We just returned from Austin for our first SXSW Interactive (SXSWi) experience and we are ready to book our trip for next year. Along the way I learned quite a few things I will use on my trip next year and I thought I would share it with all of you.
Be Prepared for SXSARS
I got sick on day three. Really sick. I felt miserable. Sore throat, minor fever, ache, sniffles, etc. I figured I had the standard conference cold and Pamela would be short to follow, only she never got sick. I apparently fell victim to the overwhelming force that is Austin, TX pollen.
Checking the forecast, I found that tree pollen was High, specifically, elm, oak, pecan and ash which apparently kill my system. If I had been prepared I would have checked the allergen forecast from weather.com and found a suitable anti-histamine. Next trip, I will prepare better.
Moreover, anytime you pack 19,000 people (from the world over) into a convention center, there is bound to be germs spread. Wash your hands regularly and use the hand sanitizer stations setup in all the venues.
Hydrate, Hydrate, Hydrate
This goes almost without saying, but at any conference where colds, long days (nights) and free alcohol abound, you need to stay hydrated. The conference has coolers strategically placed around the venues. Buy one expensive bottle of water in the morning and refill it multiple times. Our hotel would fill grocery lists for us so we ordered a case of water from the local big box store for only a few dollars. One case of H2O cost us what you might usually pay for a few bottles at the conference so we had a clean bottle every day.
Keep Your Feet Dry!
About the same time I got sick, I got blisters on my feet. This was a result of not having the proper socks. Bring twice as many socks as you reasonably need for a week and change you socks half-way trough the day if needed. An extra pair of shoes are advisable as well, but can add bulk so see the travel light section.
I brought my 5D Mark II with a 50mm lens. I carried it everywhere. It weighs less than 3lbs, but it sucked beyond belief. In the end I took 91 pictures which, in retrospect, was not worth the hassle. The 50mm was too short to really get close to anything I wasn’t already in close proximity to. Further a big lens like a 70-200 would be a nightmare. If you have a specific reason to bring a DSLR or a laptop, by all means bring it along. I brought the laptop as well, but it stayed in the hotel and didn’t get used much. Next year, I will likely be relying on my iPhone almost exclusively.
I forgot business cards. Old media right? WRONG! Unless you are Gary Vaynerchuk people need a way to remember your contact info and business cards are still king. I have varied interest so I ended up handing out Pamela’s card which I think probably had less impact. Prepare beforehand by having something unique and special printed specifically for the conference.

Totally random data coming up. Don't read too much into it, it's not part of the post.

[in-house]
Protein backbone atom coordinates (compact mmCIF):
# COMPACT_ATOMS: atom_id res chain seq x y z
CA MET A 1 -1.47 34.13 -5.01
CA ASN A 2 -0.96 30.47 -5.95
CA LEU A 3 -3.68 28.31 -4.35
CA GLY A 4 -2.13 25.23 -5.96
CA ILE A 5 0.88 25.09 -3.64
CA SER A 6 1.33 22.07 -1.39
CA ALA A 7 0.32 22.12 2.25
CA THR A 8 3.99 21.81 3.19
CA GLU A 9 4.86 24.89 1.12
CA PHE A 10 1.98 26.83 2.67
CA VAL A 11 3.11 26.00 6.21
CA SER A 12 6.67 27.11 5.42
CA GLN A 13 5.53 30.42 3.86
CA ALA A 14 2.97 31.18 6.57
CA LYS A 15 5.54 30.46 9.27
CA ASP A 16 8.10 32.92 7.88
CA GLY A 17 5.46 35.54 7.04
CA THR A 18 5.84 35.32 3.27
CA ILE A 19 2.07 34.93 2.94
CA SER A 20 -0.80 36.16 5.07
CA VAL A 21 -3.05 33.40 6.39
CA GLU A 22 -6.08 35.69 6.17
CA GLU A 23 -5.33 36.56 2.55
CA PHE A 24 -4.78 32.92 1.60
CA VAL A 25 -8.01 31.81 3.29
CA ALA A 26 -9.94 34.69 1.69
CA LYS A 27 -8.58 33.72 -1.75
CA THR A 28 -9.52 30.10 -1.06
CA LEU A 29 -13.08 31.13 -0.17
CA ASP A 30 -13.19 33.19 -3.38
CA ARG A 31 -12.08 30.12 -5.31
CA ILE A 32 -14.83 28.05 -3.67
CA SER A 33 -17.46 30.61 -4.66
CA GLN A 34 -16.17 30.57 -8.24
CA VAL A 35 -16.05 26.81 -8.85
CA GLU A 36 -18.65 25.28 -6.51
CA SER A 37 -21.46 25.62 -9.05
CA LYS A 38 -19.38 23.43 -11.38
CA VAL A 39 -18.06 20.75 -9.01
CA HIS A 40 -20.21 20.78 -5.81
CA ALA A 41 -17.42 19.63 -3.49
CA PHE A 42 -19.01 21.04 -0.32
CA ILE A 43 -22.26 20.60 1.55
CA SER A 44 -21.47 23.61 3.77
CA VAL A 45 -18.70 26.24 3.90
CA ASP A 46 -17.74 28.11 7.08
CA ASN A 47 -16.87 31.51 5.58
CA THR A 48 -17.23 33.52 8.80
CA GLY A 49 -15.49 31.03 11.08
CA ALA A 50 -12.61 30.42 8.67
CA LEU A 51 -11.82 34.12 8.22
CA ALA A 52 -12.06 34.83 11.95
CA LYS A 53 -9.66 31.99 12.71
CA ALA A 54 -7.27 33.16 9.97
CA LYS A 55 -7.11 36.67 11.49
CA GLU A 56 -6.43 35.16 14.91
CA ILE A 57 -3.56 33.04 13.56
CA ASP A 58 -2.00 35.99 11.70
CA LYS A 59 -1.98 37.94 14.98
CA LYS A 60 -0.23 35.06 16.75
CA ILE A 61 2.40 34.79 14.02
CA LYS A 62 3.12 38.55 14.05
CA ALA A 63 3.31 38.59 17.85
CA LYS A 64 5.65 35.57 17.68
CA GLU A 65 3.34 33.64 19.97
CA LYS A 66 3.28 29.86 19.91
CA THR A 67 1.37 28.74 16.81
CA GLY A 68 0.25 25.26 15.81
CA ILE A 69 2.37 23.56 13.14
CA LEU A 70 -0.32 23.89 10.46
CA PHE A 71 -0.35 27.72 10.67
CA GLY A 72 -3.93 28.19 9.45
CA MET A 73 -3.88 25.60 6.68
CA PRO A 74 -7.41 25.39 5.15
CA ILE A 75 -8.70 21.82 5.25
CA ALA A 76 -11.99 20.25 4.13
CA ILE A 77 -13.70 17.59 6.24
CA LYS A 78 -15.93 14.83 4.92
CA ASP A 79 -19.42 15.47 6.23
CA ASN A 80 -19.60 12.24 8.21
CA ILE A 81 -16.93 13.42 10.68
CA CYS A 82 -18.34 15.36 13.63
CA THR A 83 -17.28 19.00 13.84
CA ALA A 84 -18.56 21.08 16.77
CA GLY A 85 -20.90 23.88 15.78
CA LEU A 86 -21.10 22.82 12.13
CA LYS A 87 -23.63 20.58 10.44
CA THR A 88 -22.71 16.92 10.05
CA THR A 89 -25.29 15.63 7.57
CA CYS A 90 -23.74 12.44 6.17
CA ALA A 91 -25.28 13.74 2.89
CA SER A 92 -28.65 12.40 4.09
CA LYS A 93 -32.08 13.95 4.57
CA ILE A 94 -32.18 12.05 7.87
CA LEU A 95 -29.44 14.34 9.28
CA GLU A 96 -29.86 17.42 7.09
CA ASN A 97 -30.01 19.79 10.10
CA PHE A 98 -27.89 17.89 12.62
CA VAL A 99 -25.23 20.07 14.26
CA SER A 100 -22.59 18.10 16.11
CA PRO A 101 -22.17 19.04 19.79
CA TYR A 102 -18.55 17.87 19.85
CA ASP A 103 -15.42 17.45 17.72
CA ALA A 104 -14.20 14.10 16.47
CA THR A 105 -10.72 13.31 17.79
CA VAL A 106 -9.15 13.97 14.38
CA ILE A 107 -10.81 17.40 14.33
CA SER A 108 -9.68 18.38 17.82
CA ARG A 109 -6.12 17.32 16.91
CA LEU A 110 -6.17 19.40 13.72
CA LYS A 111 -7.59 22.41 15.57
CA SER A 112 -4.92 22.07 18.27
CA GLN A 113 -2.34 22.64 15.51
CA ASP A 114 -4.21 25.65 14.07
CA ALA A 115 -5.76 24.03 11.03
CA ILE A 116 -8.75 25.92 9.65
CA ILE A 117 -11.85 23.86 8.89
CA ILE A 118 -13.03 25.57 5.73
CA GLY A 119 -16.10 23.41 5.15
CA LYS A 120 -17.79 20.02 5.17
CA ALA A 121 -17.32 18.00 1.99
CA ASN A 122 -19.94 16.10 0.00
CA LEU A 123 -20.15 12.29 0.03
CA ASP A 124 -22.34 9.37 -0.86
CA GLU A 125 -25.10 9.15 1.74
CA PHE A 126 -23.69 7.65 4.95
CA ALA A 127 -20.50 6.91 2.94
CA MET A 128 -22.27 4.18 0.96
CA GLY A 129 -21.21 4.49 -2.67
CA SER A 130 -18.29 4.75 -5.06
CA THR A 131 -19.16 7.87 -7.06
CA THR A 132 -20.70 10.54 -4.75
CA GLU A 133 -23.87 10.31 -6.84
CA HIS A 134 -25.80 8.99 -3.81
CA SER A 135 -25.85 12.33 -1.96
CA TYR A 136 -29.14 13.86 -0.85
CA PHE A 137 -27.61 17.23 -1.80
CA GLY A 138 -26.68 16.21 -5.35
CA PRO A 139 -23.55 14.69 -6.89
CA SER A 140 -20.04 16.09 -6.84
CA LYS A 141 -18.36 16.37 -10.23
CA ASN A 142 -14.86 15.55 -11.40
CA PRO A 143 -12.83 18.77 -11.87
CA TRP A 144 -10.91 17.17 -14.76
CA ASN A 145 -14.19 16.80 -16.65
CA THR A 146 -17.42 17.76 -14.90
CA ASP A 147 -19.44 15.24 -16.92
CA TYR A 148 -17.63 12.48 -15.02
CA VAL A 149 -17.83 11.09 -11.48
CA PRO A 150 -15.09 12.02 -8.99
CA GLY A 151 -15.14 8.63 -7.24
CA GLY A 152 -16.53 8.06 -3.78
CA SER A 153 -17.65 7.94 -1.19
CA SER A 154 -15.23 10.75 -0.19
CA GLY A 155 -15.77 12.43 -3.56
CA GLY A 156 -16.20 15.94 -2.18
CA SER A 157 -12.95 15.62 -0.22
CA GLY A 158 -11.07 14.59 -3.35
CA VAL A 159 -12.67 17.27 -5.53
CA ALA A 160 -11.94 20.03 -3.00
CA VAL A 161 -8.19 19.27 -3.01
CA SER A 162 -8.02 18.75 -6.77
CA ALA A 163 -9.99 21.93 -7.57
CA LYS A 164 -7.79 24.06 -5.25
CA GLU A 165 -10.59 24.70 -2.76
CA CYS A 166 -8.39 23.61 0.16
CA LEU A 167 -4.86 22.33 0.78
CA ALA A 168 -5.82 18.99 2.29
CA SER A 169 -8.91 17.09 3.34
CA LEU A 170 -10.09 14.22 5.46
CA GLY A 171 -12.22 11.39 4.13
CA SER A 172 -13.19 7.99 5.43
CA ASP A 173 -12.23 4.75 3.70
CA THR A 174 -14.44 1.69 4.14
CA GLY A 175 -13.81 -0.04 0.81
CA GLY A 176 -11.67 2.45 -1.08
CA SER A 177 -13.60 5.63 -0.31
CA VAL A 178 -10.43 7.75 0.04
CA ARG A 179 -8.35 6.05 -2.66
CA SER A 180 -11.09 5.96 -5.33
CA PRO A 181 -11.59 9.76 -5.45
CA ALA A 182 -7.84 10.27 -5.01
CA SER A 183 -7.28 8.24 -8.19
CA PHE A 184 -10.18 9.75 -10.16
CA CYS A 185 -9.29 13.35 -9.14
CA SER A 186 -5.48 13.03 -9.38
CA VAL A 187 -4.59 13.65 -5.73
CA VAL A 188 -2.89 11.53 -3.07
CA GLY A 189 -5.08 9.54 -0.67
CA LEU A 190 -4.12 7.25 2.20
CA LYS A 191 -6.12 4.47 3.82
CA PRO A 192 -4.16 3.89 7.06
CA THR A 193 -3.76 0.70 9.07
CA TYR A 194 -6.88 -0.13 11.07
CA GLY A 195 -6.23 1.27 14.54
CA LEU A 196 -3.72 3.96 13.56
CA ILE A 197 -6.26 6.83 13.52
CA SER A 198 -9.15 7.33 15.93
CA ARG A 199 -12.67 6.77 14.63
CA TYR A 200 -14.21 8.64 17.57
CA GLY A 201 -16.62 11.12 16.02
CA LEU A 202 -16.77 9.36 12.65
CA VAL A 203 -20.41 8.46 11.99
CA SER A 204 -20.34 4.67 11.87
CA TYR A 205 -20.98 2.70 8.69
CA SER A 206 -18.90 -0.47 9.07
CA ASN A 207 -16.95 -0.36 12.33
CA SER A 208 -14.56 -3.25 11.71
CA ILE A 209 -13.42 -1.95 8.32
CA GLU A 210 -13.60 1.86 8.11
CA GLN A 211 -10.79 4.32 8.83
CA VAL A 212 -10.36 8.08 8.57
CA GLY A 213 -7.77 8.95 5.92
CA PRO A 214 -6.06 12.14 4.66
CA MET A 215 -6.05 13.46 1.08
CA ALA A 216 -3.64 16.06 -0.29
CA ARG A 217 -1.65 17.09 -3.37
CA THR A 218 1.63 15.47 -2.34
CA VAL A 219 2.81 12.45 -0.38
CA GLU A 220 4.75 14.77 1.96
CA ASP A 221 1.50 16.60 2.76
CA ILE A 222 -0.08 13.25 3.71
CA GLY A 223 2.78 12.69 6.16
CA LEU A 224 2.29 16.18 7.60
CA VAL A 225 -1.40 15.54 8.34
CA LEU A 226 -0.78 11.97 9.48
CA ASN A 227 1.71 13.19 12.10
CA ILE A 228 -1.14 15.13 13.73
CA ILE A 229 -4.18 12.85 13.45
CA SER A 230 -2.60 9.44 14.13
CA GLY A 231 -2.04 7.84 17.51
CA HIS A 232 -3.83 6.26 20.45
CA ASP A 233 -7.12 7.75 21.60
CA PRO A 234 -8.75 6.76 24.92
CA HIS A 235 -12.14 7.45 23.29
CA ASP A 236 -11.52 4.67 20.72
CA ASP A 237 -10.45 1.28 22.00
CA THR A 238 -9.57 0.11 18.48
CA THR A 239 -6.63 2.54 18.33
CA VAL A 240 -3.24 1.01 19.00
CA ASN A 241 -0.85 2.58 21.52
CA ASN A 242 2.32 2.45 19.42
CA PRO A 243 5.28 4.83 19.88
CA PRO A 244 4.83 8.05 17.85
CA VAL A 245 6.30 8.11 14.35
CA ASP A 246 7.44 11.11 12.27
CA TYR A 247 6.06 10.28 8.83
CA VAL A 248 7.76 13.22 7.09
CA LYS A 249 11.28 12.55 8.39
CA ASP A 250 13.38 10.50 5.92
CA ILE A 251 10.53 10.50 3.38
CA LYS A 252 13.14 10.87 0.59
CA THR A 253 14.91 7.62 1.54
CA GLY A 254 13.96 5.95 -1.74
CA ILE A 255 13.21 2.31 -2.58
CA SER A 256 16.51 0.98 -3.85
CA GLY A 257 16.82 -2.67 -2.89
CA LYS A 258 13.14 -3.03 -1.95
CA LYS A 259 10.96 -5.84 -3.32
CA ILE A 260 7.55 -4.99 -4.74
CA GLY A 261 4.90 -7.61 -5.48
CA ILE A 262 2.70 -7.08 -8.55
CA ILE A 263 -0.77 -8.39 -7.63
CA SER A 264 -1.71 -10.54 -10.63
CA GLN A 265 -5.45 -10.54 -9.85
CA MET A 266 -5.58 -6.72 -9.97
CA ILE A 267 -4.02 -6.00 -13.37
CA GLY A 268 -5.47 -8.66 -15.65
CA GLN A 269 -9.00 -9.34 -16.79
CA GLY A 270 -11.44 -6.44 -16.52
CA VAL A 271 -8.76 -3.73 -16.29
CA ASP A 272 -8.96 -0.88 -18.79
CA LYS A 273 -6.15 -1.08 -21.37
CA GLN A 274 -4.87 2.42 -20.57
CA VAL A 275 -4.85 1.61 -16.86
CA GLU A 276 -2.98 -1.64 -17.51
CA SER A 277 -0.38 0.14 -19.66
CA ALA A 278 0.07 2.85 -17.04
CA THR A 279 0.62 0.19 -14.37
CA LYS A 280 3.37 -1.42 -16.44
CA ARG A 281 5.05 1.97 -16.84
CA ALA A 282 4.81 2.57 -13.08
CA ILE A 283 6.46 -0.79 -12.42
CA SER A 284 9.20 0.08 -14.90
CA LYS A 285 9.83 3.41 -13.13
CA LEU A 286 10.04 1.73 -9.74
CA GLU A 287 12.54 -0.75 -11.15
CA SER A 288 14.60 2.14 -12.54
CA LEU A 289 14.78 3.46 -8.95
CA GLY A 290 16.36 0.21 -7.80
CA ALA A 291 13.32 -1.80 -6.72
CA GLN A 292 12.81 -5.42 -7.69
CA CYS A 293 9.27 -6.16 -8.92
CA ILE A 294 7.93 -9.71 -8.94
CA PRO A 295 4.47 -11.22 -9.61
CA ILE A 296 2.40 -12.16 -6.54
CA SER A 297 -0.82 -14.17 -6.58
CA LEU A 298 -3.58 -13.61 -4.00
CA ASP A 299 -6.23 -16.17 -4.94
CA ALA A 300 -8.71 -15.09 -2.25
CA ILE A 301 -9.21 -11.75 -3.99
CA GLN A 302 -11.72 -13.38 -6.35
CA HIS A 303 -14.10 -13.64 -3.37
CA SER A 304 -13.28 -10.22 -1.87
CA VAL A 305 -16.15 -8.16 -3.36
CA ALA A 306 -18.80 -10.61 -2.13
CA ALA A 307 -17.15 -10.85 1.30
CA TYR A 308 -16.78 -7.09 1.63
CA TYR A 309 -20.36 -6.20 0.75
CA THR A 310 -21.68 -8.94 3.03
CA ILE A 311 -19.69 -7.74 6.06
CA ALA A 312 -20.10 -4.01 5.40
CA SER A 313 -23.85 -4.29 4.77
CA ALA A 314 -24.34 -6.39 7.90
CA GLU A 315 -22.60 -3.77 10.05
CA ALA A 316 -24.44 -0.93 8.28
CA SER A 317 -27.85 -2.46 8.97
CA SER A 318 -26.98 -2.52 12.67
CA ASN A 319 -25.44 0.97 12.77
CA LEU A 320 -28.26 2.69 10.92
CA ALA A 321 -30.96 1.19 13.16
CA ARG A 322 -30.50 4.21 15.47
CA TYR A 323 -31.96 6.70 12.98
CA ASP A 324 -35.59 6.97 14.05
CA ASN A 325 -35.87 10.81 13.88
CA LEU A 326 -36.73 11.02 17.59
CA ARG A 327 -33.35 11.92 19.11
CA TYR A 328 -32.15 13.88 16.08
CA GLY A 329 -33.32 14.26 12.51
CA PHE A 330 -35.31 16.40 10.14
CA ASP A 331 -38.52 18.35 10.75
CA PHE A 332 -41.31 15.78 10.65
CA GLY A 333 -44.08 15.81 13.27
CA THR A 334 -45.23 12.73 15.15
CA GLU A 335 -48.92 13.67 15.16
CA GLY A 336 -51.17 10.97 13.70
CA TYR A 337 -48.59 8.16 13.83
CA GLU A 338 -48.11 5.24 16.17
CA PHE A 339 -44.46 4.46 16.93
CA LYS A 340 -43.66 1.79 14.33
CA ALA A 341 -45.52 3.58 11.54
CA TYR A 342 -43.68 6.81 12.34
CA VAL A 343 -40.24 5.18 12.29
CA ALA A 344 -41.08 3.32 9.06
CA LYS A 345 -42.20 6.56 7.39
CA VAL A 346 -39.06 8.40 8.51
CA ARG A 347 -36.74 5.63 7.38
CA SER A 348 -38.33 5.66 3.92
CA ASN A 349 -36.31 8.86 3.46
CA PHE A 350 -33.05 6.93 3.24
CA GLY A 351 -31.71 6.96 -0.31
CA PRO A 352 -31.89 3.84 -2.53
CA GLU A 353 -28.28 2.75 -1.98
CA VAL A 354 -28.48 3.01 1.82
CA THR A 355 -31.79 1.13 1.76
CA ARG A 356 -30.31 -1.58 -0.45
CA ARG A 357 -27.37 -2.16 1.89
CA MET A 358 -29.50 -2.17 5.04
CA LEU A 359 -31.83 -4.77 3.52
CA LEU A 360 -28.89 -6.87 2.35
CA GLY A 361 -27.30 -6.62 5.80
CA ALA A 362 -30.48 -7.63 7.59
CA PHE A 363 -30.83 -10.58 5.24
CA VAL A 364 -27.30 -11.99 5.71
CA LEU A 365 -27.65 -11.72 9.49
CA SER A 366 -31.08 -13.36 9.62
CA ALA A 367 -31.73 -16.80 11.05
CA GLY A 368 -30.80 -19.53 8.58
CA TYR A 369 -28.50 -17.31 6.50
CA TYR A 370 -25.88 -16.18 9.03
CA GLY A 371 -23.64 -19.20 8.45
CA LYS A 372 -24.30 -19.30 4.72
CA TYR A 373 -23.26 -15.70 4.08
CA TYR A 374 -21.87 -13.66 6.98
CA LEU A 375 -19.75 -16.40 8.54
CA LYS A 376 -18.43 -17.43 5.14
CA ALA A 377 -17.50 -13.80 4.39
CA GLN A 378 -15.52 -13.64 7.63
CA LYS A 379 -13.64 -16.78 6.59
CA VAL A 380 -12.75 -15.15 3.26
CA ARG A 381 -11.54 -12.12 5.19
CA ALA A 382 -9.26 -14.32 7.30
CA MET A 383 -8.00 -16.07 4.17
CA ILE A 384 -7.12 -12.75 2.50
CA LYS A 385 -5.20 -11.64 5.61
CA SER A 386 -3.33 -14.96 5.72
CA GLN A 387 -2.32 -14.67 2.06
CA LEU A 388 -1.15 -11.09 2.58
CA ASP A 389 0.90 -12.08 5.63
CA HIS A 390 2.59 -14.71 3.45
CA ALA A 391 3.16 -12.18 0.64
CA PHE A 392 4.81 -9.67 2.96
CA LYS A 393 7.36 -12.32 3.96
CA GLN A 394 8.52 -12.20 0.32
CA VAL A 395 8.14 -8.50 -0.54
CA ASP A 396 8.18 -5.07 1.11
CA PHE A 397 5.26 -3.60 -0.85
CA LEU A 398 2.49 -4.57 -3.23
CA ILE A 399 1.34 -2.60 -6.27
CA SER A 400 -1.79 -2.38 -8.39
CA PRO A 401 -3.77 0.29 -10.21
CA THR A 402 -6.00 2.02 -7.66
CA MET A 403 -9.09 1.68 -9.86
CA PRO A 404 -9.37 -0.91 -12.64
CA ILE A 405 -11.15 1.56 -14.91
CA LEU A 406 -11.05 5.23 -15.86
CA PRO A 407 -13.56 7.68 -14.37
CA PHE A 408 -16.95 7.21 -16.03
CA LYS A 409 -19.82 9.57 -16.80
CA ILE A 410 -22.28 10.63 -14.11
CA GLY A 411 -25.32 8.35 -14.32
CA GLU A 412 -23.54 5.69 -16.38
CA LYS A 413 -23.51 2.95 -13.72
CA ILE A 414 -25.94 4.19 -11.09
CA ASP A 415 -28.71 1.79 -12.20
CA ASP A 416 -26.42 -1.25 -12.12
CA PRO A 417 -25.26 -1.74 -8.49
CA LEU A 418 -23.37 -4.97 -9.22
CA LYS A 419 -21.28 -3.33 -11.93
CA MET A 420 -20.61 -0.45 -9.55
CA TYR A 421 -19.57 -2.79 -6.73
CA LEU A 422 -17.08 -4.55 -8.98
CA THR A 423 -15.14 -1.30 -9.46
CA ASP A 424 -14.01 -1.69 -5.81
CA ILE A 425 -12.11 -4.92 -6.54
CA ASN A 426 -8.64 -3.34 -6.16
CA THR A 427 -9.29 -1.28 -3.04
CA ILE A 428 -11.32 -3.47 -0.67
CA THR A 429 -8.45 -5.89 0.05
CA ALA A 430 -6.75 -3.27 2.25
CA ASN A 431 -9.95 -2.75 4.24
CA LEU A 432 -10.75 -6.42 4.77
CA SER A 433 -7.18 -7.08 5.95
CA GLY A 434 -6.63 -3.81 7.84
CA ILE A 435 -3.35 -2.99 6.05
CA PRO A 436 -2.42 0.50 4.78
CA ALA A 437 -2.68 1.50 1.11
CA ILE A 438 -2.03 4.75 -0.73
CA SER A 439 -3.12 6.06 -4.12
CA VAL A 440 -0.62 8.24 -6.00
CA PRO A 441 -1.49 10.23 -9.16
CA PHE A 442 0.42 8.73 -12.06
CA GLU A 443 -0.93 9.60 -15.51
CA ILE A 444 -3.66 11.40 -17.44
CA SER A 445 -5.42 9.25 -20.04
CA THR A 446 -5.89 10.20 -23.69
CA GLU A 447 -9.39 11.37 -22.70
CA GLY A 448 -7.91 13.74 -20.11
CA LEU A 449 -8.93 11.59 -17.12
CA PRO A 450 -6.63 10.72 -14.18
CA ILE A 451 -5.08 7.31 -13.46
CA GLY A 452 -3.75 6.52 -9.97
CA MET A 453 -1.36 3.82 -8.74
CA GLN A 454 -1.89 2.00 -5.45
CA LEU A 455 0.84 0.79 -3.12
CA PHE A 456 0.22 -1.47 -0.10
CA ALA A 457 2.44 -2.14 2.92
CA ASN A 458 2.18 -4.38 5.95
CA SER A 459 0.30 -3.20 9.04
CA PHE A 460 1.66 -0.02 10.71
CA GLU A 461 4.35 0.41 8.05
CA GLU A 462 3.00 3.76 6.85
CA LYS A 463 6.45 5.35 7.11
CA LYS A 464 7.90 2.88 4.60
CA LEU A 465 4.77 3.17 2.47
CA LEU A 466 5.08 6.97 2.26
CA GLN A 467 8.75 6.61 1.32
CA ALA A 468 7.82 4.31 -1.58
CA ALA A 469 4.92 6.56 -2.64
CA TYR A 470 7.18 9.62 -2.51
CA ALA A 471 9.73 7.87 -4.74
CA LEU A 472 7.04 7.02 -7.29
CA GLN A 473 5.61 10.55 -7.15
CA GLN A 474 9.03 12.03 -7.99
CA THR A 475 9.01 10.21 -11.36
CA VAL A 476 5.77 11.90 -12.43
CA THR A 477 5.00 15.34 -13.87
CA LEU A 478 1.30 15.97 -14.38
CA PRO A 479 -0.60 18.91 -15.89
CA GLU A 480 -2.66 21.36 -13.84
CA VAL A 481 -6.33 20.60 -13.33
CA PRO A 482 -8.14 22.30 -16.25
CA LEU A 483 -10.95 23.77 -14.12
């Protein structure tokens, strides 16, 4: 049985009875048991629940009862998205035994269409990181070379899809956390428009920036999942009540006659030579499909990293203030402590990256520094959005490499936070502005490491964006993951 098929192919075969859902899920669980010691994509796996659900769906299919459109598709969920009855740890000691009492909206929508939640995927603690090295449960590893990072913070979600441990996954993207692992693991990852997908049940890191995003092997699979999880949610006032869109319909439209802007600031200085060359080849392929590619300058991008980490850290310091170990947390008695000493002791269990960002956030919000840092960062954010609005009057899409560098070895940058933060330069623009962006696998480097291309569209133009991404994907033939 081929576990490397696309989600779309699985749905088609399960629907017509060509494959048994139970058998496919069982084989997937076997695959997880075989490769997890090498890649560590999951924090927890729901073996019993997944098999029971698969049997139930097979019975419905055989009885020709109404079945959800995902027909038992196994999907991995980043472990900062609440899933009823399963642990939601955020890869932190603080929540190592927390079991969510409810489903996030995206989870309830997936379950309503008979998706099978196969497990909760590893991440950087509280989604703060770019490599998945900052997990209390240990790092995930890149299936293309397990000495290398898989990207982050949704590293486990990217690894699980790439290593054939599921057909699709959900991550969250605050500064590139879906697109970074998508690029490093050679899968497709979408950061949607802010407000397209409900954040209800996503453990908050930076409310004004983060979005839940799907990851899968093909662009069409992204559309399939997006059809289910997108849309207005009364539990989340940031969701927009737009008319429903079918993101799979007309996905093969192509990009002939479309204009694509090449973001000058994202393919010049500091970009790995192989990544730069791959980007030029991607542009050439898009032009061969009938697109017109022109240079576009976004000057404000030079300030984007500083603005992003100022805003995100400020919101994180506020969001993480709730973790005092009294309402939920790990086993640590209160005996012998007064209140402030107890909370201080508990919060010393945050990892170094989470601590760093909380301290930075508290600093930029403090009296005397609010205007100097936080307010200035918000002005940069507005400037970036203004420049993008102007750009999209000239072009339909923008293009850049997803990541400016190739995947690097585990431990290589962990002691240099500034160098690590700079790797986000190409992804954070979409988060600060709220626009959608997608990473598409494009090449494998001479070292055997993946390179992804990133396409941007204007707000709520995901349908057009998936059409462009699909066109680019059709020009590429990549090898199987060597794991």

Some Sessions Are More Equal that Others
Some sessions fill up fast. If you really want to attend a particular session be sure to get there early. For some reason Monday seemed more busy than any other day. I made the mistake of getting lulled into believing I would always be able to get into the sessions I wanted, then Monday hit and I got turned away again and again. There were queues outside full sessions and as people leave new people are allowed in. People leaving for the bathroom don’t get back in.
Some of the complaints I heard most were how the titles of sessions didn’t really match up with the content. Further, my selection process was based entirely on the online description. I found the pocket guide to enhance my understanding of the content, but didn’t get that info till the start of the conference.
Try, as best as you can to explore the history of the speaker and what they are going to be speaking on. Make sure you have two or three possibilities if you decide 10 minutes in this isn’t the for you, move on. Many of the sessions I attended were not as billed and I ended up staying too long.
There are about 30 things to do at any given time. Multiple, sessions, parties, lounges, meet-ups, etc are all vying for your attention. If you try to do all of them you will run yourself ragged. You are going to need to pick and choose what you are going to do. Sometimes this is not a problem, others it is almost painful. Build in downtime during the day to hit a coffee shop or just hang out in one of the lounges. Make sure you find time to eat lunch and dinner.
Home Away From Home
Your choice of hotel has a strong impact on your options. Price was one of our chief concerns so we ended up staying closer to the airport than the convention center. This move probably saved us $400 a night (we paid $119/night), but it comes with the inconvenience of not being able to easily access your room. The conference shuttle usually only took about 15 minutes one way, but you also had to wait for pickup. A round trip to the hotel could take an hour and while sometimes this was not a problem, other times it made the trip impossible. One of the first nights I ended up carrying my swag bag and camera around the after parties (very cool).
In the end I think the networking opportunities of the conference easily outweighed the information I gained from the sessions. We spent quite a bit of time in the blogger’s lounge and met quite a number of good people. This conference is all about making connections, and in the end I think the free books and t-shirts may have all but paid for the price of our admission.